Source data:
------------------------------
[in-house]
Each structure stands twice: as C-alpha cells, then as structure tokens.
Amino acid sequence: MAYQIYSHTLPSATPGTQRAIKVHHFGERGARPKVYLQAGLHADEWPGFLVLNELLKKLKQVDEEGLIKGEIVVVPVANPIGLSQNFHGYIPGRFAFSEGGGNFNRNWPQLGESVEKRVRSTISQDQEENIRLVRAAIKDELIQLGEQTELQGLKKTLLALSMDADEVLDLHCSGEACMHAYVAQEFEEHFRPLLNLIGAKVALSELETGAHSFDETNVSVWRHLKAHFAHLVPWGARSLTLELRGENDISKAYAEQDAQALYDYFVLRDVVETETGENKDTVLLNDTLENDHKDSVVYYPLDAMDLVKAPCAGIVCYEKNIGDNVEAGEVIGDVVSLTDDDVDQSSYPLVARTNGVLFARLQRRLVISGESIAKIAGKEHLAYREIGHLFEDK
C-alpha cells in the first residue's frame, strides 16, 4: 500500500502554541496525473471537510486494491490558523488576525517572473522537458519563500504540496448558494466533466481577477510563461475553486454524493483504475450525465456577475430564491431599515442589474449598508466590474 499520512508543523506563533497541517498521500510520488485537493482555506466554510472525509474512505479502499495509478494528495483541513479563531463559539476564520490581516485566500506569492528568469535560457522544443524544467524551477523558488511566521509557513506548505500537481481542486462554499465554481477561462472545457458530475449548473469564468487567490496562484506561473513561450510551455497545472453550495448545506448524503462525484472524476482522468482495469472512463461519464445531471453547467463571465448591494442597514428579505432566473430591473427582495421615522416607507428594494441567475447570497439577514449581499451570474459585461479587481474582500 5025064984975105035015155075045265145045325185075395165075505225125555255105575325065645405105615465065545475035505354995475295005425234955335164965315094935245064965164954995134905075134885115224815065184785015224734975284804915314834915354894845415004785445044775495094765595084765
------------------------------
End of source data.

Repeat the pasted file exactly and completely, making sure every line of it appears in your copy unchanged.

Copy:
[in-house]
Each structure stands twice: as C-alpha cells, then as structure tokens.
Amino acid sequence: MAYQIYSHTLPSATPGTQRAIKVHHFGERGARPKVYLQAGLHADEWPGFLVLNELLKKLKQVDEEGLIKGEIVVVPVANPIGLSQNFHGYIPGRFAFSEGGGNFNRNWPQLGESVEKRVRSTISQDQEENIRLVRAAIKDELIQLGEQTELQGLKKTLLALSMDADEVLDLHCSGEACMHAYVAQEFEEHFRPLLNLIGAKVALSELETGAHSFDETNVSVWRHLKAHFAHLVPWGARSLTLELRGENDISKAYAEQDAQALYDYFVLRDVVETETGENKDTVLLNDTLENDHKDSVVYYPLDAMDLVKAPCAGIVCYEKNIGDNVEAGEVIGDVVSLTDDDVDQSSYPLVARTNGVLFARLQRRLVISGESIAKIAGKEHLAYREIGHLFEDK
C-alpha cells in the first residue's frame, strides 16, 4: 500500500502554541496525473471537510486494491490558523488576525517572473522537458519563500504540496448558494466533466481577477510563461475553486454524493483504475450525465456577475430564491431599515442589474449598508466590474 499520512508543523506563533497541517498521500510520488485537493482555506466554510472525509474512505479502499495509478494528495483541513479563531463559539476564520490581516485566500506569492528568469535560457522544443524544467524551477523558488511566521509557513506548505500537481481542486462554499465554481477561462472545457458530475449548473469564468487567490496562484506561473513561450510551455497545472453550495448545506448524503462525484472524476482522468482495469472512463461519464445531471453547467463571465448591494442597514428579505432566473430591473427582495421615522416607507428594494441567475447570497439577514449581499451570474459585461479587481474582500 5025064984975105035015155075045265145045325185075395165075505225125555255105575325065645405105615465065545475035505354995475295005425234955335164965315094935245064965164954995134905075134885115224815065184785015224734975284804915314834915354894845415004785445044775495094765595084765